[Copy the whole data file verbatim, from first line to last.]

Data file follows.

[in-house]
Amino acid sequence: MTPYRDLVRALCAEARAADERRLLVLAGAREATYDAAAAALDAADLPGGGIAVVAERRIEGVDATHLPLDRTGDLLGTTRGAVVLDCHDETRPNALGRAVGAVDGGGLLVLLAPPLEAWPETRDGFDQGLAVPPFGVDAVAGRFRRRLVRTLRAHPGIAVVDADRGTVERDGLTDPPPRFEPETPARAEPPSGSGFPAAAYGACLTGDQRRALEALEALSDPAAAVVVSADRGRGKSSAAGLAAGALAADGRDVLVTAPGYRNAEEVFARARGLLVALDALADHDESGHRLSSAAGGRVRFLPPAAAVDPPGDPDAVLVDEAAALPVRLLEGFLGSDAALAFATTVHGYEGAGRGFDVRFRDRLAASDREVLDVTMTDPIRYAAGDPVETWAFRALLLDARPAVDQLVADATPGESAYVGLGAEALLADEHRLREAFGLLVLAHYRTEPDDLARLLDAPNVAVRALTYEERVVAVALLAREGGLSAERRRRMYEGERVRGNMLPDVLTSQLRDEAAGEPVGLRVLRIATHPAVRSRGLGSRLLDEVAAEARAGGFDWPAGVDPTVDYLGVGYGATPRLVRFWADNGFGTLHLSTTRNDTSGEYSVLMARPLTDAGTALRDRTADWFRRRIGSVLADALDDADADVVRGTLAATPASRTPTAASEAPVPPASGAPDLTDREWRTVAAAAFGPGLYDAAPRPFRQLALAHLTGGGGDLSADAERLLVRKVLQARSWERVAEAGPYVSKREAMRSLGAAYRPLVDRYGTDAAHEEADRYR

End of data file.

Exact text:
[in-house]
Amino acid sequence: MTPYRDLVRALCAEARAADERRLLVLAGAREATYDAAAAALDAADLPGGGIAVVAERRIEGVDATHLPLDRTGDLLGTTRGAVVLDCHDETRPNALGRAVGAVDGGGLLVLLAPPLEAWPETRDGFDQGLAVPPFGVDAVAGRFRRRLVRTLRAHPGIAVVDADRGTVERDGLTDPPPRFEPETPARAEPPSGSGFPAAAYGACLTGDQRRALEALEALSDPAAAVVVSADRGRGKSSAAGLAAGALAADGRDVLVTAPGYRNAEEVFARARGLLVALDALADHDESGHRLSSAAGGRVRFLPPAAAVDPPGDPDAVLVDEAAALPVRLLEGFLGSDAALAFATTVHGYEGAGRGFDVRFRDRLAASDREVLDVTMTDPIRYAAGDPVETWAFRALLLDARPAVDQLVADATPGESAYVGLGAEALLADEHRLREAFGLLVLAHYRTEPDDLARLLDAPNVAVRALTYEERVVAVALLAREGGLSAERRRRMYEGERVRGNMLPDVLTSQLRDEAAGEPVGLRVLRIATHPAVRSRGLGSRLLDEVAAEARAGGFDWPAGVDPTVDYLGVGYGATPRLVRFWADNGFGTLHLSTTRNDTSGEYSVLMARPLTDAGTALRDRTADWFRRRIGSVLADALDDADADVVRGTLAATPASRTPTAASEAPVPPASGAPDLTDREWRTVAAAAFGPGLYDAAPRPFRQLALAHLTGGGGDLSADAERLLVRKVLQARSWERVAEAGPYVSKREAMRSLGAAYRPLVDRYGTDAAHEEADRYR